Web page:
.223 Rem with 62 gn Barnes TSX @ 2900 fps. Range 145 yards. Classic broadside shot high in the shoulder on a mature doe. Bullet penetrated completely breaking both shoulders leaving a quarter sized exit wound. 6″ diameter area of both lungs liquified. Doe DRT. Not a single step. (I had the exact same shot and performance using a 120 gn Barnes TSX out of my 6.5×57 @ 2900 fps on a small 8 point. My son had the same performance with a 180 gn TSX out of the .308 @ 100 yards. There is something “magic” about the high shoulder shot, 1/2 to 2/3 of the way up the chest/shoulder that just seems to work like a light switch. I think it traumatizes the spine and knocks the deer out, then they bleed out before coming to.)
7mm Rem Mag with 140 gn Nosler Ballistic Tip @ 3000 fps. Range 100 yards. Classic broadside shot on a mature buck. Buck dropped at the shot, then while my buddy and his young son were giving each other high fives, the deer walked off into a thorn thicket so dense we had to crawl into it on our hands an knees. We followed a blood trail that at times was so heavy it looked like someone was pouring it out by the Coke can. The trail went on for about 400 yards through the thicket, then into an open field where it tapered off to a few drops then stopped. The deer was never recovered. It’s as if it “rubbed some dirt on it and walked it off”. (The year before, my son shot a nice doe with a .223 62 gn TSX from the exact same blind and had the exact same results, except the blood trail only went about 100 yards. The folks who own that property say they have lost DOZENS of deer the same way from that blind with 7×57, .270, .308… As hard as we all try to recover every animal shot, there will always be a few that haunt us.)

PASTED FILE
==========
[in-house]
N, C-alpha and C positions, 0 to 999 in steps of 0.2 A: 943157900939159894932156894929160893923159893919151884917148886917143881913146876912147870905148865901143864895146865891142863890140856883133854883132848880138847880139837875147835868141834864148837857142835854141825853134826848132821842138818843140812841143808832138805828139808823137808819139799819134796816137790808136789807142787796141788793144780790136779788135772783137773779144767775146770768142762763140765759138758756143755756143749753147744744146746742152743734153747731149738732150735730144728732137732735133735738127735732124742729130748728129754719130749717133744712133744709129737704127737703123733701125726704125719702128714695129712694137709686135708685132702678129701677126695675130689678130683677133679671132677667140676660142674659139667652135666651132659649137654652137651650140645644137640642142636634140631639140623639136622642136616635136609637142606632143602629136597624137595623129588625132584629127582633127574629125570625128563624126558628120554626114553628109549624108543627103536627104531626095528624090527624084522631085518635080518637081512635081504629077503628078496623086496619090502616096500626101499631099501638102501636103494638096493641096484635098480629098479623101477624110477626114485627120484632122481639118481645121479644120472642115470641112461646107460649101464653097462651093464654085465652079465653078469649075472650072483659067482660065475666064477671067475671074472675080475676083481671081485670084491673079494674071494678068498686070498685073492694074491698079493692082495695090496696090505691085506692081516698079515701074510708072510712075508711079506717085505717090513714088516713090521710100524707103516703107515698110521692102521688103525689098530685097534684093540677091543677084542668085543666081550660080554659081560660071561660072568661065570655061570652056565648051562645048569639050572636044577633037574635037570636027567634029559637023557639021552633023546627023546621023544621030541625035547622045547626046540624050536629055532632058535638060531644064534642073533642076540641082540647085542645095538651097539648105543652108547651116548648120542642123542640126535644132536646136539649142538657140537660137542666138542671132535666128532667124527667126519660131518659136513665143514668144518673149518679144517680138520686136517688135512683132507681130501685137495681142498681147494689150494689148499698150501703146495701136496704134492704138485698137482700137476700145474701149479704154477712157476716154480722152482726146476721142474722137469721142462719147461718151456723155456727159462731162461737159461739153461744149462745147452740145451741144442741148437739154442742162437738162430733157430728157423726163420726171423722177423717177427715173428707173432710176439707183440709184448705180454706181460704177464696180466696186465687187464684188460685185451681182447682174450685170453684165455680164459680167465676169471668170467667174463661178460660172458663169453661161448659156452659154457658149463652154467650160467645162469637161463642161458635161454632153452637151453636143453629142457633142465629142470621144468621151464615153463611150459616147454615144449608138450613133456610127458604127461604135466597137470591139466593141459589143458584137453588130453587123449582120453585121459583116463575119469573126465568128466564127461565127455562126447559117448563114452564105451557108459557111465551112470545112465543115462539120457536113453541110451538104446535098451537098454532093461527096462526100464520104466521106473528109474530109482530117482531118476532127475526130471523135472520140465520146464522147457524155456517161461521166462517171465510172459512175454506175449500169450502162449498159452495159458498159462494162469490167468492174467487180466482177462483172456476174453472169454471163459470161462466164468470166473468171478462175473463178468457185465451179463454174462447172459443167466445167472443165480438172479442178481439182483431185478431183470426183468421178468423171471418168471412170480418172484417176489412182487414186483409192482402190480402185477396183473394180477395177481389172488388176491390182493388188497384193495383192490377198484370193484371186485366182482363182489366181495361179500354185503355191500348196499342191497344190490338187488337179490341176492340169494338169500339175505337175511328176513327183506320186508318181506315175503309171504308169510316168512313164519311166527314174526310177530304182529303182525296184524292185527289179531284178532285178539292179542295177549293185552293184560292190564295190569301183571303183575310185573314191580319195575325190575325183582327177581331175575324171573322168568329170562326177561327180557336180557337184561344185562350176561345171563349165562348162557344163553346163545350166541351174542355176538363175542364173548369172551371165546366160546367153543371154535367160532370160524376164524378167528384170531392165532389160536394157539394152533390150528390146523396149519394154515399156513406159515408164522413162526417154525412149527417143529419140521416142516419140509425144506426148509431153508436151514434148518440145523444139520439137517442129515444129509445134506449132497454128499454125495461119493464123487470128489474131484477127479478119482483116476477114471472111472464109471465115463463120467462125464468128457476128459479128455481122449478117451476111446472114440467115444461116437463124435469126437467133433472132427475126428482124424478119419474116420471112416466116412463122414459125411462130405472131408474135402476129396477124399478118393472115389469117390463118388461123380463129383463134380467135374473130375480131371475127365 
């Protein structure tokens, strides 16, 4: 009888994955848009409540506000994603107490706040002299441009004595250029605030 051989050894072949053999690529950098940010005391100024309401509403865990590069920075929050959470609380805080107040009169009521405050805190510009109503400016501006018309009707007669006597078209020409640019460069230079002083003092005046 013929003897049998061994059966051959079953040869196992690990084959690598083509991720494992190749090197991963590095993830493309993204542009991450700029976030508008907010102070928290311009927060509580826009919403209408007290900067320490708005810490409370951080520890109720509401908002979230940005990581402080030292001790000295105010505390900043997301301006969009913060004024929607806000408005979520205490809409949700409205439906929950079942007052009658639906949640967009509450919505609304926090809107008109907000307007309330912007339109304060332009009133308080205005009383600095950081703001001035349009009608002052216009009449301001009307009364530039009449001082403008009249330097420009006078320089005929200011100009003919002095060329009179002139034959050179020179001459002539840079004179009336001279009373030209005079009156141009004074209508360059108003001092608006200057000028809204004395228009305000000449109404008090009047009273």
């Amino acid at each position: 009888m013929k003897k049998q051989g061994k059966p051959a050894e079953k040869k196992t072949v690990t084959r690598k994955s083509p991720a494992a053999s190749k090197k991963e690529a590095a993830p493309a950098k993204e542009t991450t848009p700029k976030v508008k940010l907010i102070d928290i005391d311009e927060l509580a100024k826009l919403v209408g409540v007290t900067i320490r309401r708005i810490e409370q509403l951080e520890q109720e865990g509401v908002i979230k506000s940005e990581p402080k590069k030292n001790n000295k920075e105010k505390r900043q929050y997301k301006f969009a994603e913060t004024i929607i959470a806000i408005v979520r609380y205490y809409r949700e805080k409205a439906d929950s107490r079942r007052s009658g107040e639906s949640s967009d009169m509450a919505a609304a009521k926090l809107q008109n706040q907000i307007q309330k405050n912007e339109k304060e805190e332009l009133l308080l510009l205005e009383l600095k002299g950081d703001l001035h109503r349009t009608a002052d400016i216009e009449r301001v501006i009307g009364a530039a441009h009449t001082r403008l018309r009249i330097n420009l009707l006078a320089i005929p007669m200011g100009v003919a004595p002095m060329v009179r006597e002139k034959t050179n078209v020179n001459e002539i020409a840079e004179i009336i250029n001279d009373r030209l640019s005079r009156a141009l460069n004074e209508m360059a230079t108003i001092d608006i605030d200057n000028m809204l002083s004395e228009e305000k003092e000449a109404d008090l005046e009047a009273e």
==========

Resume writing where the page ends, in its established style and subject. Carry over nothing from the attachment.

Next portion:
I’ve seen enough deer shot with the .223 to know that a 60 gn or heavier bullet designed for use on deer sized game will leave a wound channel that is virtually indistinguishable from that of a .270 or .30-06 IN THE CASE OF BROADSIDE SHOTS WITH RANGES OF 250 YARDS OR LESS. I’ve seen enough deer shot to know that you can NEVER count on a blood trail even when using a .416 Rigby. Heart shots work, but the deer is going to run for 30 to 200 yards, maybe more. High shoulder shots tend to be DRT but you are going to waste a large part of both shoulders. There’s not a cartridge in existence that doesn’t have at least 1 “failure” on it’s record.
.223 with 60 gn and heavier bullets will work just fine if the hunter is patient enough to wait for a shot that will pass through both lungs. A flubbed shot with ANY cartridge has a high potential for unrecovered game.
I know there is a bit (quite possibly a LOT) of disbelief/hesitation for a lot of folks to trust a .223 to properly do the job on deer sized animals. I WAS ONE OF THOSE PEOPLE. I grew up when most of the experienced hunters viewed .243 and 6mm Rem as marginal, and PROPER deer cartridges started with the .257 Roberts.
Given the projectiles available in most areas in the 70’s and 80’s, old cup and core designs the best of the era being the Remington Core Lockt and the Hornady Interlock, the seasoned hunters were probably right. Sure, the Nosler Partition had been available to handloaders for about 40 years, but just as today the VAST majority of hunters bought their ammo from the local sporting goods counter at Walmart or a local Mom & Pop gun shop, and they probably decided to buy whichever box was cheapest. The major manufactures didn’t really start offering their ‘premium’ bullets until the late 80’s early 90’s, and if the local shop even carried them, they were usually twice the price of the standard offering (that really hasn’t changed over the years). Remember, this was WAY before the internet and the Cabela’s and Bass Pro mega marts.